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Missing In Action

Posted on - In Another Bird Blog
A rather grey morning left me waiting for the promised lunchtime sun before I hit the trail. Although the light was still not good, sun was on the way with our bit of the “heatwave”. Those midday Barn Owls showed again, this time an obvious pair since they hunted the same fields. They weren't quite in tandem with one of them much more active than the other which sat in the adjacent hedgerow for a good hour. I was still on ISO1200. Barn Owl Barn Owls Barn Owl I checked out the recent Buzzard location to find both birds on show but partly hidden in the nest, seemingly doing a little housekeeping. Nearby was a Kestrel and also a male Sparrowhawk sat in the depths of the cover with its bright orange breast a dead give-away. Some migrant species are rather slow in arriving this year. The long journey from Africa...
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Nothing Ventured, Nothing Gained.

Posted on - In Birds2blog
The weather on Wednesday morning was cloudy, grey, windy, and nothing like what the forecast had been. Hardly to be called suitable for a visit to Bowland, but it turned out decent in the afternoon. In any case I had a man to meet for a survey of Hawthornthwaite Fell, but not until I'd been presented with a brilliant mounted photograph of a female Stonechat complete with a bill full of insects, including a Latticed Heath moth.There's quality loss from the original in the copy of this excellent photograph, but there's some improvement with a 'clik the pik'. Stonechat. Martin Jump.No Stonechat found on the west side of Hawthornthwaite, but 2 Ring Ouzel gave distant in flight views, before soon disappearing up Catshaw Greave. This sighting came two days earlier than a previous male Ring Ouzel I found here on 20 April 2...

Where Are All The Swallows?

Posted on - In Fleetwood Birder
Another bird survey for me today in north Cumbria, not a million miles from Wigton, and again in some plantation woodland. The woodland is part of a dairy farm and normally, even on the April survey, I have good numbers of Swallows flying from the buildings around the yard to forage for insects over the trees. But not today! SwallowSwallows are now a March bird and in recent years by this time in April you can record large numbers on the coast on vis, but not this year. At the moment at the Obs they are barely reaching double figures. Time will tell whether something calamitous has happened, perhaps on the wintering grounds in south Africa or on migration between Europe and Africa, or perhaps they have just been held up. I'll keep my fingers crossed for the latter.Ian tells me that there was a half decent arrival of birds today on the ...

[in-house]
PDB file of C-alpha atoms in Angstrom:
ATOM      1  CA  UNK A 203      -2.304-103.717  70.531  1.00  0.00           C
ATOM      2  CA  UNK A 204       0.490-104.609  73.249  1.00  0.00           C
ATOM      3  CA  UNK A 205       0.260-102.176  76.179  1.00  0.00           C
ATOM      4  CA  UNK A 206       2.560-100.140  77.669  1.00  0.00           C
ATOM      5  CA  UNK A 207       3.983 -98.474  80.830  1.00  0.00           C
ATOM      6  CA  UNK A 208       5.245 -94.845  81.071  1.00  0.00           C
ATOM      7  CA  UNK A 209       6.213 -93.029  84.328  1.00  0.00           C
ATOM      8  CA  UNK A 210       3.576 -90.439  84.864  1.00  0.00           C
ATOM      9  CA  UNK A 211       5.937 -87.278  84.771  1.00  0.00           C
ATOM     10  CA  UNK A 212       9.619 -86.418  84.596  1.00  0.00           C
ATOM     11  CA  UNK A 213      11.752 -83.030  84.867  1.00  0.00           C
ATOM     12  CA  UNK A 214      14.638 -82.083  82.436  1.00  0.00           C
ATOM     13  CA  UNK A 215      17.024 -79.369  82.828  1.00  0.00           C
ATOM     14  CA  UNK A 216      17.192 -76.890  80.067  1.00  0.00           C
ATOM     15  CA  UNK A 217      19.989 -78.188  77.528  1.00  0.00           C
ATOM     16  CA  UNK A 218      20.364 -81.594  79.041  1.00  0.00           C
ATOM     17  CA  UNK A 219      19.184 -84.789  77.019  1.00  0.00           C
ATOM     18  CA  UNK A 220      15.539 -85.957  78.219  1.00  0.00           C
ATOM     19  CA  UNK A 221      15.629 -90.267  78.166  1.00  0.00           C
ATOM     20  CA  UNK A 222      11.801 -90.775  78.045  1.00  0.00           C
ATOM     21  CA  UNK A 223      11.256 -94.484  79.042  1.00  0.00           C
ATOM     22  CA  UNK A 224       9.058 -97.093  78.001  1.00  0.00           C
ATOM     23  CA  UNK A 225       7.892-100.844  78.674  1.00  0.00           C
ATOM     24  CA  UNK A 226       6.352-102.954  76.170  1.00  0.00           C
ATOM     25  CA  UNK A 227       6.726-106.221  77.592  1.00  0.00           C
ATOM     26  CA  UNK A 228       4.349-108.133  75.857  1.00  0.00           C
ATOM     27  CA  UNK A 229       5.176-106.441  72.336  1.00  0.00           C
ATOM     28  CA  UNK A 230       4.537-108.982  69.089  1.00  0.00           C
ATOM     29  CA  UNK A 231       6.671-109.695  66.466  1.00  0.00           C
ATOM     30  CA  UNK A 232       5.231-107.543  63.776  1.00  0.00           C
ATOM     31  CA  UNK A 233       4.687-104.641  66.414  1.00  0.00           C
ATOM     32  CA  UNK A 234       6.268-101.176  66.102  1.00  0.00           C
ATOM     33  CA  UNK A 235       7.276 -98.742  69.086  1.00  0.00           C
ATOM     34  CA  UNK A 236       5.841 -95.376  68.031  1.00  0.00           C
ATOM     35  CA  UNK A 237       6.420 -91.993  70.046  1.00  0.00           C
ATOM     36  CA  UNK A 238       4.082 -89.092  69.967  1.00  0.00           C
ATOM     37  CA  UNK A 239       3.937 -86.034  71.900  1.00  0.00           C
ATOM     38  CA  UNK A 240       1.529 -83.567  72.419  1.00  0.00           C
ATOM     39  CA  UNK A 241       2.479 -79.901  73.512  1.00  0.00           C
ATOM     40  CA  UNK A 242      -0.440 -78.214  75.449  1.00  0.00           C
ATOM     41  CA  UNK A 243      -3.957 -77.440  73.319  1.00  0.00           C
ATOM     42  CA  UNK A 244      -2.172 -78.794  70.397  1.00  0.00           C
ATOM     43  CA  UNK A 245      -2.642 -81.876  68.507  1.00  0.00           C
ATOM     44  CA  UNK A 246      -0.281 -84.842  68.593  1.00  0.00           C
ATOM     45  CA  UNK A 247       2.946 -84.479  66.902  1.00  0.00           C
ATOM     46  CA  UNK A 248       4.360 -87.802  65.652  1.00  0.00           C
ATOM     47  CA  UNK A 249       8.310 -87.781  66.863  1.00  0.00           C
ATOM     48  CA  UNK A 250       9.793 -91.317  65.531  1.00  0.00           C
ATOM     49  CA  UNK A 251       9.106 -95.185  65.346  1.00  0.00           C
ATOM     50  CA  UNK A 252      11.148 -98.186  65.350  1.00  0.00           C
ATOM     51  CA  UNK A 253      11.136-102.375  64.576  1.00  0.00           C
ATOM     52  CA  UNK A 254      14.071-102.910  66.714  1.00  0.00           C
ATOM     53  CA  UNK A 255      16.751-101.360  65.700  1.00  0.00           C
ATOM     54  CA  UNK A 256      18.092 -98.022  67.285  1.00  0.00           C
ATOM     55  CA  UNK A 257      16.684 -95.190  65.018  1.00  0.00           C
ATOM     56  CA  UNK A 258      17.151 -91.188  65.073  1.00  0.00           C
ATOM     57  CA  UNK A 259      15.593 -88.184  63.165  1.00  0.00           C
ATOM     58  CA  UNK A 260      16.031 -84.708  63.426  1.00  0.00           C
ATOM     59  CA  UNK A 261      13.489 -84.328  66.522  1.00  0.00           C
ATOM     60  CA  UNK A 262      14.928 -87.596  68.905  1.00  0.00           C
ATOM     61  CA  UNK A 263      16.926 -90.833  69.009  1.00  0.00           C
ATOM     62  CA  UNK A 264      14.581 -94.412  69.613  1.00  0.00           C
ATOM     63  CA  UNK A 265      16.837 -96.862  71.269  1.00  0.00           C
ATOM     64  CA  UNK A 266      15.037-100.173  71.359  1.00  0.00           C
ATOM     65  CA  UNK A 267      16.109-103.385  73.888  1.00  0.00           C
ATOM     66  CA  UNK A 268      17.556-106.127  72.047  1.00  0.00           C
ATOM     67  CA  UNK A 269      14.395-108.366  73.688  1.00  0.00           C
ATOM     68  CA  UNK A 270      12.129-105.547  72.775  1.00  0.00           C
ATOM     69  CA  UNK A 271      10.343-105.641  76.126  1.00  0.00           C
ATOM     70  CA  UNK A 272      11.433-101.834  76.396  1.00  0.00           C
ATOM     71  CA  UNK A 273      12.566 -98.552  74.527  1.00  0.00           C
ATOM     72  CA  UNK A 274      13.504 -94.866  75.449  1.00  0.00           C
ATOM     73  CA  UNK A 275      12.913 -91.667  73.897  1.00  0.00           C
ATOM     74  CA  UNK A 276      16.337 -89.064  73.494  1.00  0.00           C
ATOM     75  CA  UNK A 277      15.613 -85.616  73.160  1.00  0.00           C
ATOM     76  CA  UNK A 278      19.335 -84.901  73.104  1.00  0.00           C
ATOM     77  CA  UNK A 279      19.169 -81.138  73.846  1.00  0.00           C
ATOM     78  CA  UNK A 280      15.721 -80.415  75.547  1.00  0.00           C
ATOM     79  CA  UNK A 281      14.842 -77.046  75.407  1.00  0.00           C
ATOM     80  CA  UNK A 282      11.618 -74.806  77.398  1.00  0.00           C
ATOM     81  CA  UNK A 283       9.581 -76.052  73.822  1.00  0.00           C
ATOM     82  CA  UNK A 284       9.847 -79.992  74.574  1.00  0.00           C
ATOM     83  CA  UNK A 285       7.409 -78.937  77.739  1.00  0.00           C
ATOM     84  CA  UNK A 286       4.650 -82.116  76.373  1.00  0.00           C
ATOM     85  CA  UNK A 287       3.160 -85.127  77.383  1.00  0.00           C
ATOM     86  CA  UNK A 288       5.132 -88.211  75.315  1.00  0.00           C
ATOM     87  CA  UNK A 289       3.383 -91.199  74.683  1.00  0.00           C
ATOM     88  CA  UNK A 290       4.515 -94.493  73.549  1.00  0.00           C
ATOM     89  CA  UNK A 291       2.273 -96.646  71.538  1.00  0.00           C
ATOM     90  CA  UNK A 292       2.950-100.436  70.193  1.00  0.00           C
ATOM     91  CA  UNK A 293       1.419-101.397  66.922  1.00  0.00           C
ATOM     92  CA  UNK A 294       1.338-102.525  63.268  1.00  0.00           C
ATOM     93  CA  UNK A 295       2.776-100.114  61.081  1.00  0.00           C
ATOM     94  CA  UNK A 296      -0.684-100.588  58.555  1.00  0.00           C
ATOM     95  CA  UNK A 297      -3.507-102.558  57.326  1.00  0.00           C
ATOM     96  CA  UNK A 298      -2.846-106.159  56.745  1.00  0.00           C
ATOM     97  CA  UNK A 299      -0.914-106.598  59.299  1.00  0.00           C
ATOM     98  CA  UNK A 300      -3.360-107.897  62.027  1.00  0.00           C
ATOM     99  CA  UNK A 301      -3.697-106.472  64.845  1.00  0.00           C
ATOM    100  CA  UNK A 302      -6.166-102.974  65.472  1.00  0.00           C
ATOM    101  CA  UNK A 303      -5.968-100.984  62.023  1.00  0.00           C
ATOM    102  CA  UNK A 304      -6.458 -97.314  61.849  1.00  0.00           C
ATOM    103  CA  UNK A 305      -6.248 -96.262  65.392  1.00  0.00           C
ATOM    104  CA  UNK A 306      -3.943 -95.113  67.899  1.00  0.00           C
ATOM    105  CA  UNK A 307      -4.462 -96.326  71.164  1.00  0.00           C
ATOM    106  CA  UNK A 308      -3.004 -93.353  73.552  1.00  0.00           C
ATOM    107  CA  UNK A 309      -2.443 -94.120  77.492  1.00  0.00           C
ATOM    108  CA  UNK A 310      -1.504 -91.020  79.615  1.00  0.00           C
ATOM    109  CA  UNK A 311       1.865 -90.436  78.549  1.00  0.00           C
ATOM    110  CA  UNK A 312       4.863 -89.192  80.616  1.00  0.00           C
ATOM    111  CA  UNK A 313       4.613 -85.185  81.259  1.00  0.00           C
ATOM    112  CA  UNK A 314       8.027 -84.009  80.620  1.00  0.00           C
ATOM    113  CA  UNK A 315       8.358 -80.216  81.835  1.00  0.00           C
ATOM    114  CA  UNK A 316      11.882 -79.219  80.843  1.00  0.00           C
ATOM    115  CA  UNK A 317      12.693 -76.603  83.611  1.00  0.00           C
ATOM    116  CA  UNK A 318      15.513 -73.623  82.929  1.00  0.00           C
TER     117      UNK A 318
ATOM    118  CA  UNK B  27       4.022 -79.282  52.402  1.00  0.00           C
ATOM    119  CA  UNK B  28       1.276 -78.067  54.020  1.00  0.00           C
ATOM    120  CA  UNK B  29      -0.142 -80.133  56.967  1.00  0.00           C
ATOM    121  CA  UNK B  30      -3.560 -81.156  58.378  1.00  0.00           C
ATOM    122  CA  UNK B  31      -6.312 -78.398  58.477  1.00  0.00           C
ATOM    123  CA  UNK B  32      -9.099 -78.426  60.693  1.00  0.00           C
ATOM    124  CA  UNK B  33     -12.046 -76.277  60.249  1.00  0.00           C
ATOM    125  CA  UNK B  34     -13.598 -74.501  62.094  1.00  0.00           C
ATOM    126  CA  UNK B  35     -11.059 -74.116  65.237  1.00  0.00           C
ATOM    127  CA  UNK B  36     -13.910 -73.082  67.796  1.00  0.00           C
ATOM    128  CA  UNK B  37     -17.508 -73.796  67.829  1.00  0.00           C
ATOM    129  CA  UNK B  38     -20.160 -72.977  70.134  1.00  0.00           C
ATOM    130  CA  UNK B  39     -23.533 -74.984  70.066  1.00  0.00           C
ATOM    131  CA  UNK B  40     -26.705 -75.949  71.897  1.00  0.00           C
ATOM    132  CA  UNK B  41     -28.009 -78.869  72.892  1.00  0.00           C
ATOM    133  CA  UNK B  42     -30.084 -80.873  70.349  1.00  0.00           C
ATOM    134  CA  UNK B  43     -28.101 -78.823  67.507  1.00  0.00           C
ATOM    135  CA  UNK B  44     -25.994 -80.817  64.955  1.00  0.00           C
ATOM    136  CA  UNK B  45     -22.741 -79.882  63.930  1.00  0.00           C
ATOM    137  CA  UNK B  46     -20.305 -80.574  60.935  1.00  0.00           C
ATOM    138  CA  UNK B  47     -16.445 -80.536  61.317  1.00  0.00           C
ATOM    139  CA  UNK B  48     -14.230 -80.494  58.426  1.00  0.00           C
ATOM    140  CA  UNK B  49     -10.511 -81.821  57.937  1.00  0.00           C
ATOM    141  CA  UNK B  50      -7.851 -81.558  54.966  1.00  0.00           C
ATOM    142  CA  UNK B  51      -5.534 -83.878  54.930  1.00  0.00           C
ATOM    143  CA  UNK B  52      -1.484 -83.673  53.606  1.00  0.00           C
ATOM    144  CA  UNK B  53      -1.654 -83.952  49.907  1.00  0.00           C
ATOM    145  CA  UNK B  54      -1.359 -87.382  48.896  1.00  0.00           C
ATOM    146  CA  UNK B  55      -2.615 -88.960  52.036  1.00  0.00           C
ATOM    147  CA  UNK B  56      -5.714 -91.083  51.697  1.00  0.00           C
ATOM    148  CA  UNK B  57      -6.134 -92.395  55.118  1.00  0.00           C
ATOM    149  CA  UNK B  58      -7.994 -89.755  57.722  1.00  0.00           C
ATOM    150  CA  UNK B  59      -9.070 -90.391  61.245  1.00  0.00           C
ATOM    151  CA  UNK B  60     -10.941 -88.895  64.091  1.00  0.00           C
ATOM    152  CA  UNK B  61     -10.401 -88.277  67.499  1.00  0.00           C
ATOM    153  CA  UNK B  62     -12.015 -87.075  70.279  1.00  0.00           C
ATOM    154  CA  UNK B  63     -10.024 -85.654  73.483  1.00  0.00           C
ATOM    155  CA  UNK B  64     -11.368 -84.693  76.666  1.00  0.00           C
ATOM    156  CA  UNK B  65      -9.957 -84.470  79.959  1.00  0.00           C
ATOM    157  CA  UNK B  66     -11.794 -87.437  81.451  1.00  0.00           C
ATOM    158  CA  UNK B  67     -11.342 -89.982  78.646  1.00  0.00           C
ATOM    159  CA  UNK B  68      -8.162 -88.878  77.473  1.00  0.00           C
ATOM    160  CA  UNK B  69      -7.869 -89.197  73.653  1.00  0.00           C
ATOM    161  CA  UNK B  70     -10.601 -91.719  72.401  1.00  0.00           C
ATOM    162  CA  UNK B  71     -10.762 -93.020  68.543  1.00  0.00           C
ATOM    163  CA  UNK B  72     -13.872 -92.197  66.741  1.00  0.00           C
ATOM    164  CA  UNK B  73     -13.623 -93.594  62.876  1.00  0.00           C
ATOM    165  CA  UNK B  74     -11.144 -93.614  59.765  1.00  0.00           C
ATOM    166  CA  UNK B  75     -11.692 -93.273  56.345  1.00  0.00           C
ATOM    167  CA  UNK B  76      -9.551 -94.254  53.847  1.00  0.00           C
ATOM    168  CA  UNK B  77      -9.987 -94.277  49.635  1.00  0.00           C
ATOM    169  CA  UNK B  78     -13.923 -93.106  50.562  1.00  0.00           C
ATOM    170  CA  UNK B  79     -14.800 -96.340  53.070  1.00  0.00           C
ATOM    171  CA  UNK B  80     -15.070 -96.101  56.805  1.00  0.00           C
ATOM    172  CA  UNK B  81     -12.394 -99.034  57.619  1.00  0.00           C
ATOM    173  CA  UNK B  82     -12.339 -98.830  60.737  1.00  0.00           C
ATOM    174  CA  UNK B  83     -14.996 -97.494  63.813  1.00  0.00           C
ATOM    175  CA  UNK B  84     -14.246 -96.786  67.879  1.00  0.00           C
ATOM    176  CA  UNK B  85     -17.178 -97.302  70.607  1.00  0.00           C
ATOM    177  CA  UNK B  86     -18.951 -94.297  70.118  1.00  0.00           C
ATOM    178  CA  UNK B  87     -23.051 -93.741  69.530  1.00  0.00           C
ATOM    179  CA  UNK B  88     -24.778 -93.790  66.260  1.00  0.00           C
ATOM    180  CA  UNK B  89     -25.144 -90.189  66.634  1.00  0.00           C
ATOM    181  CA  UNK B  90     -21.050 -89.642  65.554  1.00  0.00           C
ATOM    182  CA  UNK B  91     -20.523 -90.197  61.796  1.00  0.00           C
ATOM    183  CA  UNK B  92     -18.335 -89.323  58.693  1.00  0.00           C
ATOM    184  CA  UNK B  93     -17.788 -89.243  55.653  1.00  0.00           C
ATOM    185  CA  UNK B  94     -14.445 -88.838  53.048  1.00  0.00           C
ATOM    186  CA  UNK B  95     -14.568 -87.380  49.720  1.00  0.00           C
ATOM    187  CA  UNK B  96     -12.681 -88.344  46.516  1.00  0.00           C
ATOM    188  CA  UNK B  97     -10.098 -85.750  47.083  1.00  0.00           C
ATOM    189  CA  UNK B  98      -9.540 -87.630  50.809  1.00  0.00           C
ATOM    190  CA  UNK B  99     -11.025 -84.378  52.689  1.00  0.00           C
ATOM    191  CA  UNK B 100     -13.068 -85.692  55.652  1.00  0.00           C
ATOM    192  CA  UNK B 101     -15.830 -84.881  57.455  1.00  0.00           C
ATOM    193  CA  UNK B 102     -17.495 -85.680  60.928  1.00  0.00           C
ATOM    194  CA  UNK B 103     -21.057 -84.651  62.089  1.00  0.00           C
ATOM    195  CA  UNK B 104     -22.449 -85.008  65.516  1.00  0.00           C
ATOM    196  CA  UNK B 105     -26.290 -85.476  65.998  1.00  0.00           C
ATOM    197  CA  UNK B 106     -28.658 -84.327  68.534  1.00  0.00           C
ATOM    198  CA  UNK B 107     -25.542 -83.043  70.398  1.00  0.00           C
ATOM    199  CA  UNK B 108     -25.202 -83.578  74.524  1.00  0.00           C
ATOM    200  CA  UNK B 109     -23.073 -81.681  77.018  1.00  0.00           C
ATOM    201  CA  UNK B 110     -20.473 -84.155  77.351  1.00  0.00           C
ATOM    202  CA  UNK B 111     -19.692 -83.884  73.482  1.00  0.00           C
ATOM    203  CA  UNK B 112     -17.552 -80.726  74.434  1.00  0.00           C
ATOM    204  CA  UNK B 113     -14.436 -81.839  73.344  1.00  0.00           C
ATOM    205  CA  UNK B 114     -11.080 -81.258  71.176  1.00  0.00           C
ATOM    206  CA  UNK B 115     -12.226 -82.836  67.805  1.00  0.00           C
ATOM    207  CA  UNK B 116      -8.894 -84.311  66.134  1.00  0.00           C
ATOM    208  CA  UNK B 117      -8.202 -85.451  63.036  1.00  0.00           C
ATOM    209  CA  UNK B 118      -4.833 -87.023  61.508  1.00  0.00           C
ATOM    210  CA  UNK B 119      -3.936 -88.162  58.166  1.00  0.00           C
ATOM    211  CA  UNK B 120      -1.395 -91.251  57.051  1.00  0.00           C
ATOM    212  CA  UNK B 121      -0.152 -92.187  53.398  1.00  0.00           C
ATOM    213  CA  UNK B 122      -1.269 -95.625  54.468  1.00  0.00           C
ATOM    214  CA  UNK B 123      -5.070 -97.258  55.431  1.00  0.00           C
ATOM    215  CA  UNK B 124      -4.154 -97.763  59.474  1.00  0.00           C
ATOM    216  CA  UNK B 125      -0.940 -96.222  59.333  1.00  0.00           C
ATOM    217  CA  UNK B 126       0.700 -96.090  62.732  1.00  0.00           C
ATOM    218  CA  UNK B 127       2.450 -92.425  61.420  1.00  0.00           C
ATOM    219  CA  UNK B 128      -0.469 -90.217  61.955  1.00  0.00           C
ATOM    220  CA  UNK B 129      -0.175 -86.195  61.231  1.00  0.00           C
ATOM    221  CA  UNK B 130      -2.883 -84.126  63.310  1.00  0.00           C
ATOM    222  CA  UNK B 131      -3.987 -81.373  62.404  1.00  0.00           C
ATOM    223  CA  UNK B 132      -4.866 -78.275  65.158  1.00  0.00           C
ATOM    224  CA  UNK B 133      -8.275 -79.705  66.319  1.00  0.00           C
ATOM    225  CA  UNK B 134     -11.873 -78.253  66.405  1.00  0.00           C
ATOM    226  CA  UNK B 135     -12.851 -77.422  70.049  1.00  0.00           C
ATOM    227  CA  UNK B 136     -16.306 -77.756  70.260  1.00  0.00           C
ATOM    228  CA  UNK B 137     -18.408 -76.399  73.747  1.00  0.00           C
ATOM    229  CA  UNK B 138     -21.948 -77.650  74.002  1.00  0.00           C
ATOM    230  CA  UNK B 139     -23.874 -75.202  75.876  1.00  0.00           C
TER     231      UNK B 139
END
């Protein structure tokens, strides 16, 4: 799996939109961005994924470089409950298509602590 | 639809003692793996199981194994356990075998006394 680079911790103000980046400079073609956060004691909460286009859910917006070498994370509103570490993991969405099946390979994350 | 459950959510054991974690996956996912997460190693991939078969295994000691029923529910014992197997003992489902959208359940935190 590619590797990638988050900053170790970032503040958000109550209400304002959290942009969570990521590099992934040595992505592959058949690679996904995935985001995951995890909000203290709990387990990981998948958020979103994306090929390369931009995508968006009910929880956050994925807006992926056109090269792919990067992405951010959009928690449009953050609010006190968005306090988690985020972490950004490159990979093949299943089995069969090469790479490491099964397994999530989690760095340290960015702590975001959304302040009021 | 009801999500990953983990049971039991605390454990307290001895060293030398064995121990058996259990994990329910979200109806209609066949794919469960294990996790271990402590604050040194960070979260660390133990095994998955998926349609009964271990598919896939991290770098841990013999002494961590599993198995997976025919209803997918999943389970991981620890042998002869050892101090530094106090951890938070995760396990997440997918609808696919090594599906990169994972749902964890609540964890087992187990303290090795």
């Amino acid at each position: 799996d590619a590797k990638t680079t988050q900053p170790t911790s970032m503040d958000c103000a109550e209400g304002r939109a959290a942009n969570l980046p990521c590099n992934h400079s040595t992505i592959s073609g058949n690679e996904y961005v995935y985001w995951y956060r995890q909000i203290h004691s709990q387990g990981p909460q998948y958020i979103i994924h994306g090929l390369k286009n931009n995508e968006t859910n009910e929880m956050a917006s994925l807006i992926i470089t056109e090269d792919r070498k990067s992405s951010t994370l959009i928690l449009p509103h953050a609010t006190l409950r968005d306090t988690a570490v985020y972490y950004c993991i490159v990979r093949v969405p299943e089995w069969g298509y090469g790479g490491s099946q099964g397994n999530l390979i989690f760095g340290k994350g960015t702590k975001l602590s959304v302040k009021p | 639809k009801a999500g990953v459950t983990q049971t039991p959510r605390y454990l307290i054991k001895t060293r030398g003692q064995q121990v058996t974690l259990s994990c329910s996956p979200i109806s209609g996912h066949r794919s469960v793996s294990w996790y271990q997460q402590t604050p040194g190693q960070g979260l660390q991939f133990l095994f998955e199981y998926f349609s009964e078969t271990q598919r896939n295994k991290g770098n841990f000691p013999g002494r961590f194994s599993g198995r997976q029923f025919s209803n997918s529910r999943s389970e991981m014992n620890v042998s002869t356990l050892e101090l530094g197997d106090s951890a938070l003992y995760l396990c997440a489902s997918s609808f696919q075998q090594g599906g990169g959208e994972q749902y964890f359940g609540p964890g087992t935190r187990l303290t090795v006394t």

Migration What Migration….Part 2.

Posted on - In Birds2blog
Conder Pool.The Avocet seem to be coming and going since their arrival on Conder Pool 28 March, now you see me, now you don't, with no sign on Monday, but a Greenshank was nice, with a drake Goosander and 11 Tufted Duck seen.Lune Estuary.Goldeneye Cliff RabyI was a little surprised to find 7 Goldeneye still here, with the exception of a lone bird flying downstream on 8 April, there was no birds here in 2017 after 4 seen on 21 March, and no Goldeneye were reported on the Lune Estuary in April in any of the 2015 or 2016 Lancashire Annual Reports. Hard to believe that you could count up to 200 Goldeneye on the Lune Estuary at Glasson in 2009, since then there has been a decline, and the last three figure count was 5 years ago when 122 were seen in February 2013. Void of accuracy, this winters p...

One Of Those Mornings

Posted on - In Fleetwood Birder
It was one of those mornings where it wasn't brilliant, nor was it poor. It seemed to have promise, but failed to deliver. Perhaps frustrating would be a better description.I headed to the coastal farm fields at the Obs at first light to be greeted with 4 oktas hazy cloud with a 15 mph southeasterly wind. By 0800 the cloud had increased to 7 oktas, and as I found out when I tried to do a short sea watch it was pretty murky out at sea with poor - moderate visibility at best!The first bird I recorded was a singing Chiffchaff as soon as I got out of my car and this gave the feeling that there might be more grounded migrants. And there was, but not that many. In total I had three Chiffchaffs, a Goldcrest, a Willow Warbler and best of all a singing, or should I say reeling, Grasshopper Warbler. Grasshopper WarblerThere was some 'vis' but it...